Letters to the Boston editor, July 2, 2010
Regarding your June 11 editorial, about Deval Patrick’s recent visit to the Boston mosque, the governor should not be criticized for making the trip. He has come to our temple (Temple Israel in Boston) and I don’t recall any criticism from the visit. In the past, we have had many controversial members.
I believe Patrick was directing his comments to the members of the Islamic community, and the mosque was an appropriate place for them to gather to hear him.
I was extremely disappointed to read your close-minded, ignorant, and bigoted position on Governor Deval Patrick’s meeting with Muslims at the Islamic Society of Boston Cultural Center in Roxbury. The Phoenix regurgitated old attacks on the mosque which do not apply to the current leadership at ISB.
You made accusations about the theology preached by Imam Abdullah Faaruuq, while not citing anything problematic actually said by him. This imam has made ISB the most liberal mosque in the area. It advocates a spirit of tolerance within Islam and between Islam and other faiths. While past leaders at the mosque were slow to criticize anti-semitic statements from supporters, current directors have built a strong interfaith coalition with Jews and Christians.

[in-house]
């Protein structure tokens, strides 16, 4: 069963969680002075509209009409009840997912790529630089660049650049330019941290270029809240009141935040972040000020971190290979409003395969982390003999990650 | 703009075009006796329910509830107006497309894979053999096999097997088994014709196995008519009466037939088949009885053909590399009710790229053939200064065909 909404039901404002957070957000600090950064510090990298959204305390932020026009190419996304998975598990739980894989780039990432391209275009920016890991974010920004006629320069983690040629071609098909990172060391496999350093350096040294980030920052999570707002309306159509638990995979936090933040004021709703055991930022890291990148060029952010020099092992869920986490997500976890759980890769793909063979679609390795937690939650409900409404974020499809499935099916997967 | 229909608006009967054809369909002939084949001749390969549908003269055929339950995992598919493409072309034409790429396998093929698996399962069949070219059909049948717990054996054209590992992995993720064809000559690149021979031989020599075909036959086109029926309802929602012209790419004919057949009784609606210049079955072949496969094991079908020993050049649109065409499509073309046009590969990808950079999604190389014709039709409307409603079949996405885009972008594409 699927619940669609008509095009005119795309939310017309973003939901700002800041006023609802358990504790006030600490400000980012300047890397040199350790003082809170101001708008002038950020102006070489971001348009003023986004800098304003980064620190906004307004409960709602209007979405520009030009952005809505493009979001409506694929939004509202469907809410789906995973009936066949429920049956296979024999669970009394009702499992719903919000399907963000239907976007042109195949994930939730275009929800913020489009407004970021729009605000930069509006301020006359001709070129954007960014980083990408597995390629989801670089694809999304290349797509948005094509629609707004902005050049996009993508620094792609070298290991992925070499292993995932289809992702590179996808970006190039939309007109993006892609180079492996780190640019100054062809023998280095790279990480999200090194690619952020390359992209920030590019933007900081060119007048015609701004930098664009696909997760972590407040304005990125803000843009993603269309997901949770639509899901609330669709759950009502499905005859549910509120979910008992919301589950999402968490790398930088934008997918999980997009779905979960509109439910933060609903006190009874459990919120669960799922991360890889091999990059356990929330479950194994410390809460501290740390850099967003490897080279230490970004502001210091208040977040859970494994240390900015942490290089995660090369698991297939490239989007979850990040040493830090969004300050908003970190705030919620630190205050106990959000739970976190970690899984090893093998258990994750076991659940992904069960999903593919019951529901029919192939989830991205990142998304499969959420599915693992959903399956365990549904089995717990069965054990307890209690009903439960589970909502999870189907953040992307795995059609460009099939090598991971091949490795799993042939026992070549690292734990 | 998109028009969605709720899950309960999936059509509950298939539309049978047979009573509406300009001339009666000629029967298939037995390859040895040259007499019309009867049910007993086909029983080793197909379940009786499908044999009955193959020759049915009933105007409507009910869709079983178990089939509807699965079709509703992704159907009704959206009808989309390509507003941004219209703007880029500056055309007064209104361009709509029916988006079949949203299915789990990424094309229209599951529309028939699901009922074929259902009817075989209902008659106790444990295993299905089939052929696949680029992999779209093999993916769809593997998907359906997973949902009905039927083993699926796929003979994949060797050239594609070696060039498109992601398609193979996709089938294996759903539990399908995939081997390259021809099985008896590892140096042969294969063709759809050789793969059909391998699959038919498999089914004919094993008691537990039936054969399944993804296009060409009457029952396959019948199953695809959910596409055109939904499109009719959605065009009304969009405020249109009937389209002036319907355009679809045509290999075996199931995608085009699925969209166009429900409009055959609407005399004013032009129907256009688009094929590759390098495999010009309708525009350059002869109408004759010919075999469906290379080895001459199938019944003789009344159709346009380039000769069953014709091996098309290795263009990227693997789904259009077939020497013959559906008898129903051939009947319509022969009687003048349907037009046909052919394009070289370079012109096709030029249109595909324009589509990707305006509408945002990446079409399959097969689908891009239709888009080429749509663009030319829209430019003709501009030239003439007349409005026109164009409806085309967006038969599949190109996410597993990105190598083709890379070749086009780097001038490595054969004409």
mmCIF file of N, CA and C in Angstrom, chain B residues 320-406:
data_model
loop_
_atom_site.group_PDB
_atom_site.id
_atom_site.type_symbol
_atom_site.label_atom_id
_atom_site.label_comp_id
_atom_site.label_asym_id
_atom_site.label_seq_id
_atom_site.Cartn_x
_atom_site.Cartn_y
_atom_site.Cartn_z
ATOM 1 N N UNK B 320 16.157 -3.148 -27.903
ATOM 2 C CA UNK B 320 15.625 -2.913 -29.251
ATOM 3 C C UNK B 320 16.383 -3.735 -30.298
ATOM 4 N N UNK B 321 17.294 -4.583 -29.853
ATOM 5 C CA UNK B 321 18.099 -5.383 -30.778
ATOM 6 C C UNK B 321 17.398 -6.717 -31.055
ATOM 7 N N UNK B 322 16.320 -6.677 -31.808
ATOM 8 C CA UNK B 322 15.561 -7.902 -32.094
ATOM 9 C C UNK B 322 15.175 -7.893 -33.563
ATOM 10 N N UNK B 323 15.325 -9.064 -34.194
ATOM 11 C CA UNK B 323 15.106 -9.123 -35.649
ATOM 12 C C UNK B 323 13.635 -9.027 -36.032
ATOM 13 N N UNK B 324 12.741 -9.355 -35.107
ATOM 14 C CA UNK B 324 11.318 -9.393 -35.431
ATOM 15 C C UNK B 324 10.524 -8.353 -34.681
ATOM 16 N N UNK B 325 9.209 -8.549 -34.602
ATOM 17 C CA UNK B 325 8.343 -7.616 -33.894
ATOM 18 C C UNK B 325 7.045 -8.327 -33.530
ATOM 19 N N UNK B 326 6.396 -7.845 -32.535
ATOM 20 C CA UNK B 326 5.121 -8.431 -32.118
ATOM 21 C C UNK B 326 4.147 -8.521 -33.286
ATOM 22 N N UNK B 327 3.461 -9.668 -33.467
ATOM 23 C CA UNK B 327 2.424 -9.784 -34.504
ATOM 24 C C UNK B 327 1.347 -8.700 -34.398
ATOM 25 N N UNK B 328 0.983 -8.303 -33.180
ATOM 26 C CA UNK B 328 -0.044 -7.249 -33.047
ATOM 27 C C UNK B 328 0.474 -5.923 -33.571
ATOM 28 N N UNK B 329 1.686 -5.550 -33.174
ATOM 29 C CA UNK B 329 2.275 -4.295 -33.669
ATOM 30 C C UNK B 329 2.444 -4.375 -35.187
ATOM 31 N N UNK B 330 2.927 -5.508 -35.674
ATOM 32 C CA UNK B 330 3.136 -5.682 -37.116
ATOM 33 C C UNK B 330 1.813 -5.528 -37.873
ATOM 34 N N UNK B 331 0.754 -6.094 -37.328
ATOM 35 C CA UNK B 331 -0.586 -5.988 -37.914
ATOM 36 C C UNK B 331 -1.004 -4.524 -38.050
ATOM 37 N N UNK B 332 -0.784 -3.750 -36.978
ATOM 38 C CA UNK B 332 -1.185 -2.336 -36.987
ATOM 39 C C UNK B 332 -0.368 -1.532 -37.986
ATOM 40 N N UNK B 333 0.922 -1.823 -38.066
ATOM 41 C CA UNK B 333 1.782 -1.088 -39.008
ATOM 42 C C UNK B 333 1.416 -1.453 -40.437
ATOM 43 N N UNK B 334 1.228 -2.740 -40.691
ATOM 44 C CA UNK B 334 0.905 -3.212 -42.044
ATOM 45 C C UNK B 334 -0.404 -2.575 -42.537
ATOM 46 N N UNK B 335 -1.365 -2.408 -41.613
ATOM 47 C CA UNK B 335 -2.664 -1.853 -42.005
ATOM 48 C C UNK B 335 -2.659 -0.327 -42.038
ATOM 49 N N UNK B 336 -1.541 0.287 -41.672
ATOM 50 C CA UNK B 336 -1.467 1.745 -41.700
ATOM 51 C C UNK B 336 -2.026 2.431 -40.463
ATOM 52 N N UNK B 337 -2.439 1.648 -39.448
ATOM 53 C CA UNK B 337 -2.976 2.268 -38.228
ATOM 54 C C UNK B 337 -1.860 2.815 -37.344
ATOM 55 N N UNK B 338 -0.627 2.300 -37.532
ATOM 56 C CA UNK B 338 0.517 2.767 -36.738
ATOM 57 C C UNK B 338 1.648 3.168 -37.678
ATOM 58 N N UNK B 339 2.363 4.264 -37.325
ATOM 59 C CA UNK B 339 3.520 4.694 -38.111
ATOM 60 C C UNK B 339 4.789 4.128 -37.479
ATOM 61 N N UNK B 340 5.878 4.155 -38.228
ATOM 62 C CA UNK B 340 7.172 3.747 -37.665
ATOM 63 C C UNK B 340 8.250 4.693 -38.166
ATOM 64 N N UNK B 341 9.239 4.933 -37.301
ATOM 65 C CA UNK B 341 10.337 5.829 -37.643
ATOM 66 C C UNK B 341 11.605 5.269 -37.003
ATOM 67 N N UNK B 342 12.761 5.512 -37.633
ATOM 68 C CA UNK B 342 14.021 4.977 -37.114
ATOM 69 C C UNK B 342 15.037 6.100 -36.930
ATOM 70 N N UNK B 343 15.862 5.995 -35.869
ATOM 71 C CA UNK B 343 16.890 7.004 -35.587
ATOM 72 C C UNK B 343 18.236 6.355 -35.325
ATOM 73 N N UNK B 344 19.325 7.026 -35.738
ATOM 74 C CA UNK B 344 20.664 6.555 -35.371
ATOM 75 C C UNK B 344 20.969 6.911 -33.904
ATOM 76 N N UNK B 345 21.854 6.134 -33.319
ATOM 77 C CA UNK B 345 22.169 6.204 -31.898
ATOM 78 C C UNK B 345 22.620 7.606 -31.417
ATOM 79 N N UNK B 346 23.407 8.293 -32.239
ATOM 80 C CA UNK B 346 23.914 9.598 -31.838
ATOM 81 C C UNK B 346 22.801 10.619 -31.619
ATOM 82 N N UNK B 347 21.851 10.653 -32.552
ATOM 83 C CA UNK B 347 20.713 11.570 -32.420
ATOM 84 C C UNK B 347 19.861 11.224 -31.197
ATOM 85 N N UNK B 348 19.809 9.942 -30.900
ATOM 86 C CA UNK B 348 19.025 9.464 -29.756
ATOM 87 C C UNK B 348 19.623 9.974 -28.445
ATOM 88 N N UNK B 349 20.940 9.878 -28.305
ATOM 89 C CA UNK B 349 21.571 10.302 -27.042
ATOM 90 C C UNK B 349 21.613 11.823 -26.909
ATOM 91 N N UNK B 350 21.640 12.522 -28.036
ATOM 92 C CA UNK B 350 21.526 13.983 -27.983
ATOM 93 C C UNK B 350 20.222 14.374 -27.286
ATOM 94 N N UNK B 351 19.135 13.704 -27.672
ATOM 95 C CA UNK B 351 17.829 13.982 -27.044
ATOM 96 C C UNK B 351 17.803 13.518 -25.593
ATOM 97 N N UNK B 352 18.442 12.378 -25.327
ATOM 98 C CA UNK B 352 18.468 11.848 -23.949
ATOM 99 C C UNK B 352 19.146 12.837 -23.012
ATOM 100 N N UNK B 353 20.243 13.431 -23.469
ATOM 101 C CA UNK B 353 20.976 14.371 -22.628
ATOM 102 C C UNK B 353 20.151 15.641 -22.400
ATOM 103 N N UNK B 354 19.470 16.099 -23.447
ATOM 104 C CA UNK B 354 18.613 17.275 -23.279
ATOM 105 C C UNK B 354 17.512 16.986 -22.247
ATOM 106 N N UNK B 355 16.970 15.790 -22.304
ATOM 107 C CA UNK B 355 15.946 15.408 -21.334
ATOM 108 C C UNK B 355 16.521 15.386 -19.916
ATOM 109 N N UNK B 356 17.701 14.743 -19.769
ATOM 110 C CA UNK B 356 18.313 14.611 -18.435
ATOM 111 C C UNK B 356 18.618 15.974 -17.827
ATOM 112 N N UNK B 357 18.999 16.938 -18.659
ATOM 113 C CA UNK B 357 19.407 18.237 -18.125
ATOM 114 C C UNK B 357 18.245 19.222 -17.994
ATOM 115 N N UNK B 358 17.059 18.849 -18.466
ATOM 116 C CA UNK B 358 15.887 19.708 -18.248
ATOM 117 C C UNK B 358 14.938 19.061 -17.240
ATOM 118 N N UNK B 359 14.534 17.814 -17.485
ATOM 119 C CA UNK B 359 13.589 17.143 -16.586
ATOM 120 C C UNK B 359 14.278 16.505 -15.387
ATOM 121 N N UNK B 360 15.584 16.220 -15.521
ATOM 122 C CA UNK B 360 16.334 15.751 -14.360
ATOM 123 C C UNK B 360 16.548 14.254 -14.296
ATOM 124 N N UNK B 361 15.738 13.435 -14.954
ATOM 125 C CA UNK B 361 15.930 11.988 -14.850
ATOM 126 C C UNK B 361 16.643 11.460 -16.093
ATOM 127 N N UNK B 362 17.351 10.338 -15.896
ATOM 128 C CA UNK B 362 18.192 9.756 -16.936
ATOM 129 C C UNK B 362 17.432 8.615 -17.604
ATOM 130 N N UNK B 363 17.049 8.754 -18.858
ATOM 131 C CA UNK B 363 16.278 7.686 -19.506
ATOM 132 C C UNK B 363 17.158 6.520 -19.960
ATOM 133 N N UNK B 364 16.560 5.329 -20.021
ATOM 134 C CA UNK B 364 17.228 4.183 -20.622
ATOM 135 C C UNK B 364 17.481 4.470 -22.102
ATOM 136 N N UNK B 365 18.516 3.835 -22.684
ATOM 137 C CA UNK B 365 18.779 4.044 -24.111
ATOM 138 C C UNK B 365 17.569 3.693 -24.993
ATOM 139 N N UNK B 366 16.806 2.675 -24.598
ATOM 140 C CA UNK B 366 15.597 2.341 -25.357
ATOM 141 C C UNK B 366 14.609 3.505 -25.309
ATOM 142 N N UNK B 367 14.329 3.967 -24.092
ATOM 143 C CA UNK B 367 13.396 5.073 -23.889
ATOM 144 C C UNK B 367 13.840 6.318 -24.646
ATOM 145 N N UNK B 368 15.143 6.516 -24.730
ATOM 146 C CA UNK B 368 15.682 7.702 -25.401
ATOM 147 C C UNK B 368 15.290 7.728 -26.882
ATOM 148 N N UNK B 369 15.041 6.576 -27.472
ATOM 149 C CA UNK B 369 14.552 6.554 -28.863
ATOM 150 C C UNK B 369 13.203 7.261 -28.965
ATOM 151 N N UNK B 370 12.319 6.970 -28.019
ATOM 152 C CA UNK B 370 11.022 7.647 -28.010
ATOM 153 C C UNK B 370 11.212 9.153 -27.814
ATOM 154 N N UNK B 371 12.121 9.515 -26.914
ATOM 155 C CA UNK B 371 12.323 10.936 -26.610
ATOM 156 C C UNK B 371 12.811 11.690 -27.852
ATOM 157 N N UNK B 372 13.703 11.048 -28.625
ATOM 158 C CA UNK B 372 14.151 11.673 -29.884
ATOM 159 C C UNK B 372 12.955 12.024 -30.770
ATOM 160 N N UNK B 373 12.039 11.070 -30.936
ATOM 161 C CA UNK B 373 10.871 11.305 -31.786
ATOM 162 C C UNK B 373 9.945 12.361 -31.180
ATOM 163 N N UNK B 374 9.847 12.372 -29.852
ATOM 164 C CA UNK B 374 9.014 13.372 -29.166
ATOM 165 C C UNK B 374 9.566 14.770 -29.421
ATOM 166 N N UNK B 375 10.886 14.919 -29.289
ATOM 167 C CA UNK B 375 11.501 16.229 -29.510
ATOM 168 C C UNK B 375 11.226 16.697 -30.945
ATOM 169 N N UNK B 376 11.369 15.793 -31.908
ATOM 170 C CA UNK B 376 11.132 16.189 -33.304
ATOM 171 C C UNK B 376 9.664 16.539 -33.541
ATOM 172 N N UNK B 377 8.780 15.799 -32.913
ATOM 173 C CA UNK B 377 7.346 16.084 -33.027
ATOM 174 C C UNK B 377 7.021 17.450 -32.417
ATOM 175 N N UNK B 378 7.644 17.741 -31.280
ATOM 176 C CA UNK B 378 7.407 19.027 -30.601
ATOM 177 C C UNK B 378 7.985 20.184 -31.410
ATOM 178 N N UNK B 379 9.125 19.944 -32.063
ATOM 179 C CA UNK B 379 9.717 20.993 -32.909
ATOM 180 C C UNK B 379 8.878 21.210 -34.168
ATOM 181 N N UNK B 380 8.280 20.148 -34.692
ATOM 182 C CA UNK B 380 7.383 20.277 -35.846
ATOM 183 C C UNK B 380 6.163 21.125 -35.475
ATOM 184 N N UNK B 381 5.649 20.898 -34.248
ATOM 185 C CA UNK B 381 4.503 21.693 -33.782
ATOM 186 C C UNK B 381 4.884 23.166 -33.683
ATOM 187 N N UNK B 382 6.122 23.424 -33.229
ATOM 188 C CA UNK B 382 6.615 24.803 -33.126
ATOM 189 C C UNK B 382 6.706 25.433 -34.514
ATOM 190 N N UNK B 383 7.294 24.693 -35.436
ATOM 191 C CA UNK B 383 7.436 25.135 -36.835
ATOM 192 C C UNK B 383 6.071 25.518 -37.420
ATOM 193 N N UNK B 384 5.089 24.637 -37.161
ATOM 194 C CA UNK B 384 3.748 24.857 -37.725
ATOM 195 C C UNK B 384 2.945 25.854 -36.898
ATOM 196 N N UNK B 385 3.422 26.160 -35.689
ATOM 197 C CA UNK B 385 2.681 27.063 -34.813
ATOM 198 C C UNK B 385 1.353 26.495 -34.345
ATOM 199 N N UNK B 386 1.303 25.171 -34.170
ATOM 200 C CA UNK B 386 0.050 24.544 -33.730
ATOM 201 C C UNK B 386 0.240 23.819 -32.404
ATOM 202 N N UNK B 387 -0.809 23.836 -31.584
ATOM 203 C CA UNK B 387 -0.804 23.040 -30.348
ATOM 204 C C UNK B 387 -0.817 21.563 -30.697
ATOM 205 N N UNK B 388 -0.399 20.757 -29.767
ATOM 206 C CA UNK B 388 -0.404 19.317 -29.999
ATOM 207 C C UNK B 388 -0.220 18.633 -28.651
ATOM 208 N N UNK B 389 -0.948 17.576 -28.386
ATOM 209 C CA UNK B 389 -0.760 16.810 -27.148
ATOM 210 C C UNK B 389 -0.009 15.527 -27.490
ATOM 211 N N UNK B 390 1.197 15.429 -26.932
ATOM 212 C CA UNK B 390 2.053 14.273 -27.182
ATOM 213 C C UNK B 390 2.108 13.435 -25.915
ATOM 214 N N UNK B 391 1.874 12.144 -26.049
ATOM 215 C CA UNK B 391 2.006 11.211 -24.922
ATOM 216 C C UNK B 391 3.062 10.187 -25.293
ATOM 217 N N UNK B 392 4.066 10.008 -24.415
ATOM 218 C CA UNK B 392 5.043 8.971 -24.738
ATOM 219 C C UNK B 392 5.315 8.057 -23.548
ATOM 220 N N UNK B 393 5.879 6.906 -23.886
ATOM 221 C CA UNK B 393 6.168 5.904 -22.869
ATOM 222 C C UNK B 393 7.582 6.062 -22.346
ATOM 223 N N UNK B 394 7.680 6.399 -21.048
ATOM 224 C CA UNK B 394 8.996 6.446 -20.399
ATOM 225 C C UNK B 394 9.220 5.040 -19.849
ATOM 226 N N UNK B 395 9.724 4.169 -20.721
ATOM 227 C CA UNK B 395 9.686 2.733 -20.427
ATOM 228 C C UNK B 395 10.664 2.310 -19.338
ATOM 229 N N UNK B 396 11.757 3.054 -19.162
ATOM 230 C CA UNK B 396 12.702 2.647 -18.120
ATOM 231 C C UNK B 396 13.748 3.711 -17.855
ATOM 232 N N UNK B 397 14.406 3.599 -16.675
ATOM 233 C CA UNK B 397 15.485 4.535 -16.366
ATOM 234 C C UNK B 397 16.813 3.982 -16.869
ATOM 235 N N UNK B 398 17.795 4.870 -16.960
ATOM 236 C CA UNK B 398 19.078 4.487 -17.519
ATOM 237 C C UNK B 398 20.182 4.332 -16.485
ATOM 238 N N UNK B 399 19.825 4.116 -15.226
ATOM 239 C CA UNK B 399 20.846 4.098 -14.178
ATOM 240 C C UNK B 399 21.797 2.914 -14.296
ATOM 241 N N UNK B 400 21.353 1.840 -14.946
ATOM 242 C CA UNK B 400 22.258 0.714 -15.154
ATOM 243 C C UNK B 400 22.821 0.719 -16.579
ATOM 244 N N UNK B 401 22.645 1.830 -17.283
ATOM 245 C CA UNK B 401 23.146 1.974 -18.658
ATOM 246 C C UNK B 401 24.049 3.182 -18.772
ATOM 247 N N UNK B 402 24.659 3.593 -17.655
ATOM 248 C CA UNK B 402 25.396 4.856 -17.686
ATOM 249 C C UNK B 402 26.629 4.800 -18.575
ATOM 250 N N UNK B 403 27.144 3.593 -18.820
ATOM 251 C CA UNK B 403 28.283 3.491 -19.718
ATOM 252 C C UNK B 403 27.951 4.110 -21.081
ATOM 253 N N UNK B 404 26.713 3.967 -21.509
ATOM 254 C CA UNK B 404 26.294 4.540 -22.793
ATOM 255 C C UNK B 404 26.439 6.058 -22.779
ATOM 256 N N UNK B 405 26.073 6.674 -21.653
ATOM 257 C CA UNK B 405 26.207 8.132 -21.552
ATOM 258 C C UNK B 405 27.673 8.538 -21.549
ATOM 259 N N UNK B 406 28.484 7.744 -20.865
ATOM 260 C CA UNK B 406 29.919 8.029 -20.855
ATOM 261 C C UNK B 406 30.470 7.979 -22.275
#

While Islam is socially conservative, it does not have the same anti-gay, anti-woman political agenda of the Christian right or the Catholic Church.
Lastly, I take issue with your blanket characterization of all Muslims as potential terrorists. You wrote, “[Patrick] was wrong to ignore the fact that within the larger assembly of good intentions there exist small, potent, and deadly cadres who show nothing but resolve and promise to continue their acts of terrorism.” Are you aware of a specific threat emanating from ISB, or are you just making a biased and racist assumption here? While it is true the Al Qaeda is targeting American Muslims for recruitment, it is equally true that murderers and terrorists come from every walk of life and every religion. Engagement by government officials like Patrick is a better way to integrate and establish trust with the community, rather than the shunning the Phoenix espouses.
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